The third year of Jesus' ministry is sometimes called the "Year of opposition." Some of the community leaders attempted unsuccessfully to challenge Jesus' authority and were becoming increasingly antagonistic. Jesus continued to perform miracles and large crowds continued to seek him.
(see Matthew 14:13-21)
Soon after Jesus had learned that John the Baptist had been beheaded, Jesus went out into a boat to pray in solitude. But a large crowd gathered at the shore to meet Jesus. He felt compassion for the crowd, so he went ashore and healed the people in the crowd who were sick.
It was getting late into the day, and Jesus' disciples were concerned that the crowd did not have any food. Jesus told his disciples to feed the crowd, but the disciples said they only had five loaves of bread and two fish. And the crowd was very large with 5000 men, as well as many women and children.
As explained in Matthew 14:19-21, this is what happened next: " ... he directed the people to sit down on the grass. Taking the five loaves and the two fish and looking up to heaven, he gave thanks and broke the loaves. Then he gave them to the disciples, and the disciples gave them to the people. They all ate and were satisfied, and the disciples picked up twelve basketfuls of broken pieces that were left over. The number of those who ate was about five thousand men, besides women and children." (NIV translation).
(see Matthew 14:22-33)
Of all of the miracles that Jesus had performed in healing people, turning water into wine and in feeding a multitude of people with a single basket of food, the miracle that made the disciples proclaim that Jesus was the Son of God was his miracle of walking on water. Jesus told his disciples to go out into the water in a boat while Jesus went to a private place to pray. Later, Jesus walked out to the boat and startled the disciples. They thought they were seeing a ghost walking on the water. But after they realized that it was Jesus, they worshiped him, saying, "Truly you are the Son of God."
(see Matthew 16:21-26)
Similar to other prophets in the Bible, Jesus foretold events that later happened. He prophesized that Jerusalem and the Temple would be destroyed and that the Word of God would be preached to every corner of the world. These prophecies were fulfilled. But, Jesus is different than the other prophets of God. For one, Jesus was the subject of many of the prophecies given by the others. And two, Jesus fulfilled some of his own prophecies. As explained in Matthew 16:21-26, Jesus prophesized his own persecution, death and resurrection.
(see Matthew 17:1-8)
In Matthew 17:1-8, the Bible says: After six days Jesus took with him Peter, James and John the brother of James, and led them up a high mountain by themselves. There he was transfigured before them. His face shone like the sun, and his clothes became as white as the light. Just then there appeared before them Moses and Elijah, talking with Jesus. While he was still speaking, a bright cloud enveloped them, and a voice from the cloud said, "This is my Son, whom I love; with him I am well pleased. Listen to him!" When the disciples heard this, they fell facedown to the ground, terrified. But Jesus came and touched them. "Get up," he said. "Don't be afraid." When they looked up, they saw no one except Jesus. (NIV translation).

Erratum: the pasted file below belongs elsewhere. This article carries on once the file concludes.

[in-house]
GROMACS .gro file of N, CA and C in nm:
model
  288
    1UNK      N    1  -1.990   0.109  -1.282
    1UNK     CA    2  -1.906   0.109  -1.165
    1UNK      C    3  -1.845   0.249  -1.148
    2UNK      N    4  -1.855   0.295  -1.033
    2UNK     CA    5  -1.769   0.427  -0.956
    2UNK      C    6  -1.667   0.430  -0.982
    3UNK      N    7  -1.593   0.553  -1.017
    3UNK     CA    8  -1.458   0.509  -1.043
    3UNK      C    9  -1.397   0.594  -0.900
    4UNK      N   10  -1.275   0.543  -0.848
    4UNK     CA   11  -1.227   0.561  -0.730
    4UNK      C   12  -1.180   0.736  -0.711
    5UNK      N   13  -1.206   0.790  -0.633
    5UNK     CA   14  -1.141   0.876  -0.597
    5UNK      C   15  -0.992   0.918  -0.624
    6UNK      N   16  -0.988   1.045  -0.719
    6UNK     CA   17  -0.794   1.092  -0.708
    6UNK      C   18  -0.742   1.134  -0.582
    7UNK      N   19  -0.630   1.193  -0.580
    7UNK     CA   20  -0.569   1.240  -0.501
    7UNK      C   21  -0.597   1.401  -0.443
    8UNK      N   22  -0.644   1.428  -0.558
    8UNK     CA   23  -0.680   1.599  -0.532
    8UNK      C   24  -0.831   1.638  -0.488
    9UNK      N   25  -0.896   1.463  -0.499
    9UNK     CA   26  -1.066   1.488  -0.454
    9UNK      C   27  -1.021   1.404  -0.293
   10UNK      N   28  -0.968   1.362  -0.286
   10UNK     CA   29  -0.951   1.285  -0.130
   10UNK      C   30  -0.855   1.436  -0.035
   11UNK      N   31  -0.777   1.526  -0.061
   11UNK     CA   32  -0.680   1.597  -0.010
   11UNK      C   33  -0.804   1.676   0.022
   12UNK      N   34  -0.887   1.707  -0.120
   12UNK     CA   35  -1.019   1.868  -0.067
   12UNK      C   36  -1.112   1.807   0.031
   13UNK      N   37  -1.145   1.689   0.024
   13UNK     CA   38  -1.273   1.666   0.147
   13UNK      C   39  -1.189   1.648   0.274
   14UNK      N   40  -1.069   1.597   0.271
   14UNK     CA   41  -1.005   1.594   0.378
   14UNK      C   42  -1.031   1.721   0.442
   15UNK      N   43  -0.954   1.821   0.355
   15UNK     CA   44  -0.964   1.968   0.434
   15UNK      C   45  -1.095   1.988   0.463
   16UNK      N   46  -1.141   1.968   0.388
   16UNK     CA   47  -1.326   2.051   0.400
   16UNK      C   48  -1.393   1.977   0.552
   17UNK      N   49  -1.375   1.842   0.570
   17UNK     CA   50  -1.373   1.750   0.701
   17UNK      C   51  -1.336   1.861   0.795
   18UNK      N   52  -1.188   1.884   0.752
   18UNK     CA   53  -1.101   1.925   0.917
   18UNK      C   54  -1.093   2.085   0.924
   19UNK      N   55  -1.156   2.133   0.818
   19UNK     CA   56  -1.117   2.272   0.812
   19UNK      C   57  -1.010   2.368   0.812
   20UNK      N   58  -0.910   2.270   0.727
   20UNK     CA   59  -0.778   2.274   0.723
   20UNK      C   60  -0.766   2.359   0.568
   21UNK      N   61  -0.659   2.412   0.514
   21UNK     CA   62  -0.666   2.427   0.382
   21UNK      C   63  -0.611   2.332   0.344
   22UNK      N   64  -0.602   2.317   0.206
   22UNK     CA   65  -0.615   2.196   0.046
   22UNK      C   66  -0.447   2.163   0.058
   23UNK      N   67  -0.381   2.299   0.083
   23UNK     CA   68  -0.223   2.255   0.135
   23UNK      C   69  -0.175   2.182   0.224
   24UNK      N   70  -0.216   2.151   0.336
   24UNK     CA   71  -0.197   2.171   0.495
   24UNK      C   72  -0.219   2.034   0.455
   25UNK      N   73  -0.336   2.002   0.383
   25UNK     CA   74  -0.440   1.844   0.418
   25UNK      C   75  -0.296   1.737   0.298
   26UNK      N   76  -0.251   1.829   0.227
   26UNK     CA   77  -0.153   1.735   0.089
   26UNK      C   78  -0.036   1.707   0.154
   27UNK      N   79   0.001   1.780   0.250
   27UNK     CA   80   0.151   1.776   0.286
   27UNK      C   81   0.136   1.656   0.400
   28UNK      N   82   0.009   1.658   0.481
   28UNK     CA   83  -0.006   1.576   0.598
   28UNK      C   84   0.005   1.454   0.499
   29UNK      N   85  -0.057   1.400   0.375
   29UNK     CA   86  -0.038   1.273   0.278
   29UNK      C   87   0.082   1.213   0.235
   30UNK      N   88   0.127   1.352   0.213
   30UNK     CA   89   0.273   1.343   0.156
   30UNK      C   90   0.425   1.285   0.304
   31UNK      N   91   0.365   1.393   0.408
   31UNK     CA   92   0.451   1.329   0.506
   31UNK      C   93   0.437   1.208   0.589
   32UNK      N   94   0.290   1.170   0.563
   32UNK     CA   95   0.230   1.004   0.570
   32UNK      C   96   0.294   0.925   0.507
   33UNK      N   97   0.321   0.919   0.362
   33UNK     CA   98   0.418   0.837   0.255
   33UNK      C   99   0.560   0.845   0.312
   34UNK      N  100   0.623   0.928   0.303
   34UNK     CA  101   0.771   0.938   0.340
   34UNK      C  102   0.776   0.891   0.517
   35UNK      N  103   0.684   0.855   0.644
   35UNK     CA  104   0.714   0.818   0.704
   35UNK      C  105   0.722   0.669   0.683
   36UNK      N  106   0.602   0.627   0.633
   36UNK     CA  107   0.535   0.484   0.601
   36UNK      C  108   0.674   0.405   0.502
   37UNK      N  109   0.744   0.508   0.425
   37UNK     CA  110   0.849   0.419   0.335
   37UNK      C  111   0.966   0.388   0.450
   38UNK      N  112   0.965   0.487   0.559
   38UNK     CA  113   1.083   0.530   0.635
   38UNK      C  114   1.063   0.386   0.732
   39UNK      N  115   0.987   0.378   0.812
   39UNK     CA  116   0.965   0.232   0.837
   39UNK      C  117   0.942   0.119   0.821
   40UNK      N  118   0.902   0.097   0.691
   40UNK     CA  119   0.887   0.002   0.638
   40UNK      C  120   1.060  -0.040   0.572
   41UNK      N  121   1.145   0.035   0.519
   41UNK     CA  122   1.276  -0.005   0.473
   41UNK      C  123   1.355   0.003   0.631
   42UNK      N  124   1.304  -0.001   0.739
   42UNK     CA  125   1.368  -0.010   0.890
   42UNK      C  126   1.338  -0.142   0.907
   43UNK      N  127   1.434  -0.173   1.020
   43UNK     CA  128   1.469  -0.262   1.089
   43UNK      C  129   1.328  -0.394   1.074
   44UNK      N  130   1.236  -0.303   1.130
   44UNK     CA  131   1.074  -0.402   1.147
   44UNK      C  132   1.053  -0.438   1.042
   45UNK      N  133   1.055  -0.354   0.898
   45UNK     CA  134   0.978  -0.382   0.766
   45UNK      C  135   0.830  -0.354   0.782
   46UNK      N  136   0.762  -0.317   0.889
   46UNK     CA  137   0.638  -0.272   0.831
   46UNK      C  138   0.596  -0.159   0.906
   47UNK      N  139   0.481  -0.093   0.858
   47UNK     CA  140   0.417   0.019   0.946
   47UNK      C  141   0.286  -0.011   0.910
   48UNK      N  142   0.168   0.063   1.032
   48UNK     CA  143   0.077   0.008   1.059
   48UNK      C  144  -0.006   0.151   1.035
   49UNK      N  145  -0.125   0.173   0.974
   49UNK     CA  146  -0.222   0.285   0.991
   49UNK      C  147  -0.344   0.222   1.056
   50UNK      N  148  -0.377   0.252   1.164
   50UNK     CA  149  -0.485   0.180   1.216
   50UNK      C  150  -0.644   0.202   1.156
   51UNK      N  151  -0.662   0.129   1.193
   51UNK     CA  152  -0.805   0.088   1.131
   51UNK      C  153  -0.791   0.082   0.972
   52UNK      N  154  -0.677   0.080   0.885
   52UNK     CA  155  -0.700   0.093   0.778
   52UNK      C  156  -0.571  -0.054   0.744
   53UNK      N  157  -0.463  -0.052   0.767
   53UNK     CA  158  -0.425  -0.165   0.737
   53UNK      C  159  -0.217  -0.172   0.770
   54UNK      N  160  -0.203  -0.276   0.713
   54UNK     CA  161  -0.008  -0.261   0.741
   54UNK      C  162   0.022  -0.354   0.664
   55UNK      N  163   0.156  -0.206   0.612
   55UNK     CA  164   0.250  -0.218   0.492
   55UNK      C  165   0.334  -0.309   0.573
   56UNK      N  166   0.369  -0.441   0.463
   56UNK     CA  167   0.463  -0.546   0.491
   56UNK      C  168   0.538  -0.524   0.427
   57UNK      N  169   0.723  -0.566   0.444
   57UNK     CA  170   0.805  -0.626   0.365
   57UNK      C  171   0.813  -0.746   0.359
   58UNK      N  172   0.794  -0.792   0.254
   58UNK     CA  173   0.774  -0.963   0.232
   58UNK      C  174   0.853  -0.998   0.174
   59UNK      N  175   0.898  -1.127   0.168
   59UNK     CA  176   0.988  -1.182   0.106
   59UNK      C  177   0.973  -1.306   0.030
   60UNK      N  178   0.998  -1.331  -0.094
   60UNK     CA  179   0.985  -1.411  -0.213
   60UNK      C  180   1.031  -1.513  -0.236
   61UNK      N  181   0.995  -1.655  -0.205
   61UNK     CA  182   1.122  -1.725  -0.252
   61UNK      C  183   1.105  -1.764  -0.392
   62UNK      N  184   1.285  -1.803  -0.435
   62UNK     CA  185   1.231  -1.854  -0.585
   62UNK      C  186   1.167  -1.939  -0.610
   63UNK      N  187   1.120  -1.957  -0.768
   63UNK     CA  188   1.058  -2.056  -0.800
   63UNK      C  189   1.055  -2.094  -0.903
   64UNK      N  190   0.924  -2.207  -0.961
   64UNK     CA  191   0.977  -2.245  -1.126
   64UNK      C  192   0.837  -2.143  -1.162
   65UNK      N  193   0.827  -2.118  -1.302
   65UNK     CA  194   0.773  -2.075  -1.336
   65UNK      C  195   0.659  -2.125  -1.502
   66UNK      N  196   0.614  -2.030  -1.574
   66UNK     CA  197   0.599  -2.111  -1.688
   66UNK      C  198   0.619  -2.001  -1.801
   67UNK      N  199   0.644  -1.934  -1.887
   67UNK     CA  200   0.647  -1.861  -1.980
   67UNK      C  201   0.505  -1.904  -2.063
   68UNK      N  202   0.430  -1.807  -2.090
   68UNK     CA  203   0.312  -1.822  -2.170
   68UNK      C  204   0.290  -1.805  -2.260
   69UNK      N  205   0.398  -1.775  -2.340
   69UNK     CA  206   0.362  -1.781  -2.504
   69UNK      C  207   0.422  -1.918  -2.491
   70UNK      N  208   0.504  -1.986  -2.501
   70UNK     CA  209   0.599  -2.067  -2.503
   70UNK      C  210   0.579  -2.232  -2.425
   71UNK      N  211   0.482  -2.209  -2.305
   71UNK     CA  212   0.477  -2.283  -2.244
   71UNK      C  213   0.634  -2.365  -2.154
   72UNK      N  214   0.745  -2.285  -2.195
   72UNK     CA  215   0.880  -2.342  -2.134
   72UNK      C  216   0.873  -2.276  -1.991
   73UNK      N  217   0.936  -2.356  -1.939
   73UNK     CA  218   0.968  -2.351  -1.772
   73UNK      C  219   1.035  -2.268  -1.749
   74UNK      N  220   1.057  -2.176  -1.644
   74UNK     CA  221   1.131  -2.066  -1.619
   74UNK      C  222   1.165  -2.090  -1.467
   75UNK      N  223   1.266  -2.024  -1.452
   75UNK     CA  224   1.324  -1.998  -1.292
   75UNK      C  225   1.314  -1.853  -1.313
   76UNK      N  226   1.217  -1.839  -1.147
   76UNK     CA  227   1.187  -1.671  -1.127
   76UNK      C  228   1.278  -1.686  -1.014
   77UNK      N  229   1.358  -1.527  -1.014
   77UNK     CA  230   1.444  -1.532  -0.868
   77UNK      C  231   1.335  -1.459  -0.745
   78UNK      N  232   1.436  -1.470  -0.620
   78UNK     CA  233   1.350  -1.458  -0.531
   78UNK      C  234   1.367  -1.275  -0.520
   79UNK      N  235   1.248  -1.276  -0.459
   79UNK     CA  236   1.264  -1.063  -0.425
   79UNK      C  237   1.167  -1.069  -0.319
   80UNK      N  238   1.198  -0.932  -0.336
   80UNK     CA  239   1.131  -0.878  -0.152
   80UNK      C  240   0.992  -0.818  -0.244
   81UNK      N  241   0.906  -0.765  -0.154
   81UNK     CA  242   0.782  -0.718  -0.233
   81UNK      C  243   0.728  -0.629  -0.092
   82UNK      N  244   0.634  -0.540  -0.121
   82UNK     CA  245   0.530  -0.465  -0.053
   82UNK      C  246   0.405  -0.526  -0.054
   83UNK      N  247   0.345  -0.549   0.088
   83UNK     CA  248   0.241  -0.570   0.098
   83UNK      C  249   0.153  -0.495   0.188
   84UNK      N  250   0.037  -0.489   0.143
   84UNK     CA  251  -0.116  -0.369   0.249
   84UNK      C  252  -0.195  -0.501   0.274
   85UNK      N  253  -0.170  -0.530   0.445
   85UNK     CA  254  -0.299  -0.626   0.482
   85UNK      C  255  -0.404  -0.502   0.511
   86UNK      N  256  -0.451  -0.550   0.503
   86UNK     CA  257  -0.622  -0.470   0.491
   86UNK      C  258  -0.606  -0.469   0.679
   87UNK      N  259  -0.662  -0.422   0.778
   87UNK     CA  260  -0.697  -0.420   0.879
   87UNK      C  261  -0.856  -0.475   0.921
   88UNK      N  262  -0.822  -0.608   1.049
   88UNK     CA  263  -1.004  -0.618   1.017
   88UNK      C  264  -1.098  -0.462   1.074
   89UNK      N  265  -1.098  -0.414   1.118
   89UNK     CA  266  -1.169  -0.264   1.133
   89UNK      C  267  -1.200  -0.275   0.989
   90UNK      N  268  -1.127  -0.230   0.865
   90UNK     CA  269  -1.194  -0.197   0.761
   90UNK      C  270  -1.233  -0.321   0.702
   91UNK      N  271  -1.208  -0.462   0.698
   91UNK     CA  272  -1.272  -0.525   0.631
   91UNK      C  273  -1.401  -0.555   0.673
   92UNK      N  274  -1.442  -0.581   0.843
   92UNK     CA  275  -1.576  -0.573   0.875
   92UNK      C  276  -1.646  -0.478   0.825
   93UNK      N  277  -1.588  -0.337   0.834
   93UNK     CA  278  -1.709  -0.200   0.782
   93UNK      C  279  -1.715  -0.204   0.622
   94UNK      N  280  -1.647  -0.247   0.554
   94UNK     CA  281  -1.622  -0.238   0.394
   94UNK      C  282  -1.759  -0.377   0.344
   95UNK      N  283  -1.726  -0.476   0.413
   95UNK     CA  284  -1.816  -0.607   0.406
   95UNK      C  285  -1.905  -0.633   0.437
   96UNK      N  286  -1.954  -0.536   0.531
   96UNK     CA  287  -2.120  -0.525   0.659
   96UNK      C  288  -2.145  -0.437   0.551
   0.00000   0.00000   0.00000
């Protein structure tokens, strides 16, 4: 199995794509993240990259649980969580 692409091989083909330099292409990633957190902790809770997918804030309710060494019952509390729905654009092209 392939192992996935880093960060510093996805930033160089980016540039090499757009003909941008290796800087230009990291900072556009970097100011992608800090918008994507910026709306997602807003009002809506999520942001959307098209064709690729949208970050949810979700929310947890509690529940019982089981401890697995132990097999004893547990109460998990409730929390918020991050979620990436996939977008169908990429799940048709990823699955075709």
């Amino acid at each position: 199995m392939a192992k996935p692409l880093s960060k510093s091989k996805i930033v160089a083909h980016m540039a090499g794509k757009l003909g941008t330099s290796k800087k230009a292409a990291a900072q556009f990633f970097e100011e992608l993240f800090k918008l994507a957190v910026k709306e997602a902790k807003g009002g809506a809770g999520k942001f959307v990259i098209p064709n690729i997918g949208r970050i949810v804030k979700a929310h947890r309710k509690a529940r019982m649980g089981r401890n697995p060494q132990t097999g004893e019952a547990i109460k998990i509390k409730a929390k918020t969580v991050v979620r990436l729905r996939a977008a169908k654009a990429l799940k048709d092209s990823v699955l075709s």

(see Matthew 18:1-4)
In Matthew 18:1-4, the Bible says: At that time the disciples came to Jesus and asked, "Who is the greatest in the kingdom of heaven?" He called a little child and had him stand among them. And he said: "I tell you the truth, unless you change and become like little children, you will never enter the kingdom of heaven. Therefore, whoever humbles himself like this child is the greatest in the kingdom of heaven.
(see Matthew 18:21-22)
In Matthew 18:21-22, the Bible says: Then Peter came to Jesus and asked, "Lord, how many times shall I forgive my brother when he sins against me? Up to seven times?" Jesus answered, "I tell you, not seven times, but seventy-seven times."
(see John 9:1-41)
When the disciples of Jesus had seen a man who had been blind since birth, they asked Jesus if the man's blindness was a result of his own sins or if it was the result of his parents' sins. Jesus answered them that the man's blindness was not due to the man's sins or his parents' sins. Jesus said the man's blindness happened "so that the work of God might be displayed in his life." Jesus then healed the man of his blindness.
(see John 11:1-44)
In John 11:1-44, the Bible gives another account of Jesus raising someone from the dead. In this case, it is a man named Lazarus. When Jesus was told that Lazarus was seriously ill, he said:
"This sickness will not end in death. No, it is for God's glory so that God's Son may be glorified through it." (John 11:4 NIV).
A few days later, Jesus traveled to the tomb of Lazarus, where Lazarus had been for four days. Jesus went to Martha, Lazarus' sister, and:
Jesus said to her, "I am the resurrection and the life. He who believes in me will live, even though he dies; and whoever lives and believes in me will never die. Do you believe this?" (John 11:25-26 NIV).
Then, Martha answered Jesus:
"Yes, Lord," she told him, "I believe that you are the Christ, the Son of God, who was to come into the world." (John 11:27 NIV).
Jesus went to the tomb and called out for Lazarus, who then rose from death to life and walked out of the tomb.